Drought serves up bumper crop of pumpkins
(CBS NEWS) McHENRY, Ill. -- Vernon Stade says this year's drought proved to be the worst ever for his corn crop in his 35 years of farming in the northern Illinois town of McHenry.
Days of triple-digit heat this summer, combined with no rain, cut his corn yield in half, and devastated farms in many parts of the country.
But that lack of rain that was so bad for Stade's corn crop this year actually provided the perfect conditions for another crop -- one that's ready for harvest just in time for Halloween: Pumpkins.
"Pumpkins are what we call a semi-arid crop," Stade explains. "They love dry weather. And that's because pumpkins have large leaf surfaces and they capture sunlight very effectively. ... What interferes with that is lots of moisture on the leaf surface, which causes bacteria to grow."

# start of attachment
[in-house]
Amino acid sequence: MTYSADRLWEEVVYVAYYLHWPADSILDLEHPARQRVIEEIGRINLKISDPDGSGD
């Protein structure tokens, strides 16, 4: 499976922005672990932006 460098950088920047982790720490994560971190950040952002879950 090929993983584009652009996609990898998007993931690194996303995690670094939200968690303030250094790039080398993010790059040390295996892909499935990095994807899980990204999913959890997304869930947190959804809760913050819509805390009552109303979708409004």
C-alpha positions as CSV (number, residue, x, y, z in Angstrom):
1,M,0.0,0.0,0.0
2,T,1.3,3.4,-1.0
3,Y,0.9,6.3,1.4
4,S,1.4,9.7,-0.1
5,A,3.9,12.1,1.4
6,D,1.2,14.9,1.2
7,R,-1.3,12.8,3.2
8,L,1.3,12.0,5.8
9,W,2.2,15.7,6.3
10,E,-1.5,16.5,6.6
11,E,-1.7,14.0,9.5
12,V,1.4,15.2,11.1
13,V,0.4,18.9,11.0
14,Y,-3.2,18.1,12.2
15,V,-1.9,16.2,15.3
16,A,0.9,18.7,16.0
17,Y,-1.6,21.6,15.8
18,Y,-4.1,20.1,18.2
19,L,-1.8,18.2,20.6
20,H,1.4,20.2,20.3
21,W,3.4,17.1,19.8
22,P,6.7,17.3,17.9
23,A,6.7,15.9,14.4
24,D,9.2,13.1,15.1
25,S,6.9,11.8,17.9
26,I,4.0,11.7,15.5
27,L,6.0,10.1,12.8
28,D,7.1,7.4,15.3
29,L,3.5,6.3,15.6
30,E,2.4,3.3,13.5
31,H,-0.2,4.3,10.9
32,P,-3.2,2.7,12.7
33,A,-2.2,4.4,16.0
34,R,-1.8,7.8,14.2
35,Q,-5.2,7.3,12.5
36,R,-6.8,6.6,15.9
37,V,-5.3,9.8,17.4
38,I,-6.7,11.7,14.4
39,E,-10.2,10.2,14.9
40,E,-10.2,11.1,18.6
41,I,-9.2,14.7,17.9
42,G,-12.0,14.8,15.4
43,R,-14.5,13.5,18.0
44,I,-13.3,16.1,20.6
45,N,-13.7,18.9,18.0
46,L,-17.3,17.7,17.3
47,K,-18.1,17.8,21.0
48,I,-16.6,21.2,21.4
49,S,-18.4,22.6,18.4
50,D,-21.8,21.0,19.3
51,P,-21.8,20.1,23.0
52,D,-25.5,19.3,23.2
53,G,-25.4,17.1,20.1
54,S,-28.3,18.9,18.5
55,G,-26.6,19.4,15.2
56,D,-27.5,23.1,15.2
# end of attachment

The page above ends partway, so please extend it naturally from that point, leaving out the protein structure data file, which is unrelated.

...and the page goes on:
But less rain this summer meant fewer bacteria -- and more pumpkins now, for customers to pick.
And plenty for the pumpkin-themed attractions Stade offers, such as a pumpkin cannon which, as its name implies, shoots pumpkins out like cannonballs.
"I'm very happy to have this large crop," Stade says. "People come out and they're just totally amazed."
In a tough year for farmers, pumpkins are a smashing success.
To see Elaine Quijano's report, click on the video in the player above.
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